Radioactive materials that decay spontaneously produce ionising radiation. When it interacts with tissues in the human body it can cause significant damage to the body’s internal chemistry, breaking the chemical bonds between the atoms and molecules that make up cells and tissues. At the beach UV radiation leads to a sunburn, but radioactive radiation also damages (essential) molecules inside the body.
As radiation is a natural component of our environment – there has always been cosmic radiation from outer space as well as radioactive material on earth – humans have always been exposed to this background radiation and the body is capable of repairing much of the damage caused by radiation.
A flight from frankfurt to New York, e.g., results in an effective dosis of approx. 75–150 mS.
As the radiation dose and exposure time increases, the chance of a permanent effect to a person is increased. Regions of the body that are most vulnerable to radiation damage include the cells lining the intestine and stomach, and the blood-cell producing cells in the bone marrow.
Besides exposure to radiation inhalation of radioactive particles is a problem. In case of a nuclear fusion the nuclear fuel elements are destroyed and the containing radioactive substances (uranium, plutonium, krypton, strontium, cesium) are released. Gaseous substances like krypton and xenon flow to atmosphere as well as low-volatile substances like iodine or cesium.
Less volatile substances like strontium, uranium, plutonium accumulate to dust particles.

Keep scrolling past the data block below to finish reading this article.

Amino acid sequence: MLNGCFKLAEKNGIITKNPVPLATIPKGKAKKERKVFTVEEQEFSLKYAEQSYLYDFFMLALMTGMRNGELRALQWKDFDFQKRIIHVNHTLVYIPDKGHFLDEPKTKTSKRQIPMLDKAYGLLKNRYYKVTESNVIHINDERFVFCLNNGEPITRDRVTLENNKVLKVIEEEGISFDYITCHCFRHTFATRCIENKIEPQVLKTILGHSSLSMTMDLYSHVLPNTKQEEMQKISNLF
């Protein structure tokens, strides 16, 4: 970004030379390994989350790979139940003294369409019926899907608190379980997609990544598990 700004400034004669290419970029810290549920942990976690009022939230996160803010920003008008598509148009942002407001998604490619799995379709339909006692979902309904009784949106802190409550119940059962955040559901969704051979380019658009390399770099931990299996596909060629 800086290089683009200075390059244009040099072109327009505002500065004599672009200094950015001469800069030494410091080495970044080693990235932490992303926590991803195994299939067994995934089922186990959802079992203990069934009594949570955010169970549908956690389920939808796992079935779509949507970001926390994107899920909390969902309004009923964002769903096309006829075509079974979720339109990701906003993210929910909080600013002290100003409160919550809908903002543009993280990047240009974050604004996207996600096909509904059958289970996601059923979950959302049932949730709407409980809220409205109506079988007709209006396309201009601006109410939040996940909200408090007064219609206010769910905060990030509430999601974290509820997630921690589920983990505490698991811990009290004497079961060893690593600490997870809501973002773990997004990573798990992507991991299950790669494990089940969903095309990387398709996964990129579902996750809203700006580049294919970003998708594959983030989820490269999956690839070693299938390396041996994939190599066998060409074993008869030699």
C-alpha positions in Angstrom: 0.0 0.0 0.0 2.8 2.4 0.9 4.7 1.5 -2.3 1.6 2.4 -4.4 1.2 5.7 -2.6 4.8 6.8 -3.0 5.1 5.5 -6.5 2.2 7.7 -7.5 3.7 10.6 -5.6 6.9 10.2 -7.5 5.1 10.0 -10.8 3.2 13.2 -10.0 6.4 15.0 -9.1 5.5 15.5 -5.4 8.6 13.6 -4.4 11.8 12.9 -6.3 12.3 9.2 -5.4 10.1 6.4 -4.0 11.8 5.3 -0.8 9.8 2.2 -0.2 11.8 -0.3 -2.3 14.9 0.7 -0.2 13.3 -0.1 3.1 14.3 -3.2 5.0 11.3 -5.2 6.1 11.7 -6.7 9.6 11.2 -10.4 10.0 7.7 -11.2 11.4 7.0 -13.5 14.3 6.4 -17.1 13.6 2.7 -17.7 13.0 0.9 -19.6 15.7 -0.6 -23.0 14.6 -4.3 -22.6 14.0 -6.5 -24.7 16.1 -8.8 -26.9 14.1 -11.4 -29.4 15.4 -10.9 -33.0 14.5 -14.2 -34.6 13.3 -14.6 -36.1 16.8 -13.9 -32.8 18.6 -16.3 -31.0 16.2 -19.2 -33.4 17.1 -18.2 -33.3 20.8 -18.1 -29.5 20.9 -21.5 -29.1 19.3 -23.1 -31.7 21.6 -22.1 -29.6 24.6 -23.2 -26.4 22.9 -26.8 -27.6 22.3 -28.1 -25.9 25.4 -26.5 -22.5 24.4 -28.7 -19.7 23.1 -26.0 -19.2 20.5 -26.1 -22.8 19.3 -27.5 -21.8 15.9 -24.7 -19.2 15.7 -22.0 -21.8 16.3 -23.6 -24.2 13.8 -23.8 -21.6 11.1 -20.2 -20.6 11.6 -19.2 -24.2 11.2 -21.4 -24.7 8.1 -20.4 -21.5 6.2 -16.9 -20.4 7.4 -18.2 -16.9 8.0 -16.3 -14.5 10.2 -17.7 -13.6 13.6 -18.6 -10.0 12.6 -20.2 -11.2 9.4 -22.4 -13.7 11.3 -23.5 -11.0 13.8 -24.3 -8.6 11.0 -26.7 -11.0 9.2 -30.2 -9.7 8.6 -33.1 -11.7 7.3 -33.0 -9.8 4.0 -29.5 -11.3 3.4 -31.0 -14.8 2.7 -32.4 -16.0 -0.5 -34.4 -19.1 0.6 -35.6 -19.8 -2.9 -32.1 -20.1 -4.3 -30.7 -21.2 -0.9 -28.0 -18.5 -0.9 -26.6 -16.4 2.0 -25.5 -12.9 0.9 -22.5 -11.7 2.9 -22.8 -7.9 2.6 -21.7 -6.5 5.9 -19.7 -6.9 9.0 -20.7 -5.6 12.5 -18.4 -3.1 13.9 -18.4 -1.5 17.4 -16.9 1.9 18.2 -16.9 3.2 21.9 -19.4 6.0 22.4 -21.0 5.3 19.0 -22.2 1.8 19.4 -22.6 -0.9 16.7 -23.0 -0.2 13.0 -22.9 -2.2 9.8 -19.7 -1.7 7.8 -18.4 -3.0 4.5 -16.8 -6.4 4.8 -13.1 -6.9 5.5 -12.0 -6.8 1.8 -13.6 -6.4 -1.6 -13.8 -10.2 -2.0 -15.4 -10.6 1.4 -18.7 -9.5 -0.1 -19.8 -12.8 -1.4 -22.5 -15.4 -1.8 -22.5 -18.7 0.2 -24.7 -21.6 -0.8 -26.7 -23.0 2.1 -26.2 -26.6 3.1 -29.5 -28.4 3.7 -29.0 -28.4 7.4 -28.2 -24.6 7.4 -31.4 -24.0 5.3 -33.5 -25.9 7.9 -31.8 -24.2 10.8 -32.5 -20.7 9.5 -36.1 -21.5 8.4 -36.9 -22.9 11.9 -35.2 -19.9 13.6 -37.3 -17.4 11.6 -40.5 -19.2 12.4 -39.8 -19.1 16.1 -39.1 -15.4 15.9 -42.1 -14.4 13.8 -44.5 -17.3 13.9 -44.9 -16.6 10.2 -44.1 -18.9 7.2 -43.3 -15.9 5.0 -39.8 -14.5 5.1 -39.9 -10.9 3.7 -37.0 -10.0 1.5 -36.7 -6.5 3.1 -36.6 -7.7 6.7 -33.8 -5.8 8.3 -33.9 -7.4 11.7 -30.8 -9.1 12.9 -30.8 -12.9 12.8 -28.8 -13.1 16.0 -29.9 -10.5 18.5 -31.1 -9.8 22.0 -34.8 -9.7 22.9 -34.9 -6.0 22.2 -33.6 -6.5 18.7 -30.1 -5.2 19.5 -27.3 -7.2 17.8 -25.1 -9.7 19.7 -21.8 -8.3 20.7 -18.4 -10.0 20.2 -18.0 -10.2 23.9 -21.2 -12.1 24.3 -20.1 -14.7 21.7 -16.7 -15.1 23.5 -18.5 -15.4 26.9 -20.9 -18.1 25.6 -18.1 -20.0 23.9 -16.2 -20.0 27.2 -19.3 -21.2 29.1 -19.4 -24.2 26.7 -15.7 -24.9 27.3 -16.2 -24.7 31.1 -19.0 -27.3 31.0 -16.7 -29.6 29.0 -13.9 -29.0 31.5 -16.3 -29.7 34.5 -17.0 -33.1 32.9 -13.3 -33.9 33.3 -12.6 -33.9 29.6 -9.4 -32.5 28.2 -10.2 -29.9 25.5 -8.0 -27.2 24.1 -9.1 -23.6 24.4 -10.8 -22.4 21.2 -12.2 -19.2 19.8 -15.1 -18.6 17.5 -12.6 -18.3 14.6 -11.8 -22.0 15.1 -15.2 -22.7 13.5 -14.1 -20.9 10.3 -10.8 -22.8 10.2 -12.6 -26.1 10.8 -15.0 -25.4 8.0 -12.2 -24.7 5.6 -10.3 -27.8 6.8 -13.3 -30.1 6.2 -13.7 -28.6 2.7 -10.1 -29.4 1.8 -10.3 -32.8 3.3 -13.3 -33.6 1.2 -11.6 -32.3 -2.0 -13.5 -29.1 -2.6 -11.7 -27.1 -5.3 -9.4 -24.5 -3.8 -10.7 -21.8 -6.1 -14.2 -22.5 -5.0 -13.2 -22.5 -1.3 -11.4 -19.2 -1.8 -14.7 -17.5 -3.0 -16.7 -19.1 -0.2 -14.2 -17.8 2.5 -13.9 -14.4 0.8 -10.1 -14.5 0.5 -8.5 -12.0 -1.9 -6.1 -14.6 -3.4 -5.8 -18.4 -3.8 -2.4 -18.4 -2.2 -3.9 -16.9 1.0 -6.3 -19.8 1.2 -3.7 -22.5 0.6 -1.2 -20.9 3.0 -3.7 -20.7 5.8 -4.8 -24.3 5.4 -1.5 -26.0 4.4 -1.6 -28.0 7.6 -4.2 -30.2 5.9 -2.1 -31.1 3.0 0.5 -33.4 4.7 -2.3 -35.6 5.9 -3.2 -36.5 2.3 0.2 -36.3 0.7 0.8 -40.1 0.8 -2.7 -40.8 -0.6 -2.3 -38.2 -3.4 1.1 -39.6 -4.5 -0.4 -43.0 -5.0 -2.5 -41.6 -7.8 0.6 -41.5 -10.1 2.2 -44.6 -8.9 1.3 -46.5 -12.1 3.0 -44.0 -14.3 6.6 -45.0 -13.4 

The radioactive isotopes of greatest concern in a nuclear power accident are iodine-131 and cesium-137. Both decay by beta emission.
Iodine-131, produced in a power station as a 3 % fission product, has a half-life of 8 days, meaning half of it will have decayed after 8 days, and half of that in another 8 days, etc. Therefore, it is of greatest concern in the days and weeks following an accident. It is also volatile so will spread easily.
In the human body, iodine is taken up by the thyroid, and becomes concentrated there, where it can lead to thyroid cancer in later life. Children who are exposed are more likely than adults to get cancer later in life. To guard against the absorption of iodione-131, people can proactively take potassium iodine pills so the thyroid becomes saturated with non-radioactive iodine and is not able to absorb any iodine-131. However, excessive iodine can trigger autoimmune thyroid disease and hypothyroidism.
Cesium-137 has a half-life of about 30 years, so will take more than a century to decay by a significant amount. Living organisms treat cesium-137 as if it was potassium, and it becomes part of the fluid electrolytes and is eventually excreted. Cesium-137 is passed up the food chain. It can cause many different types of cancer.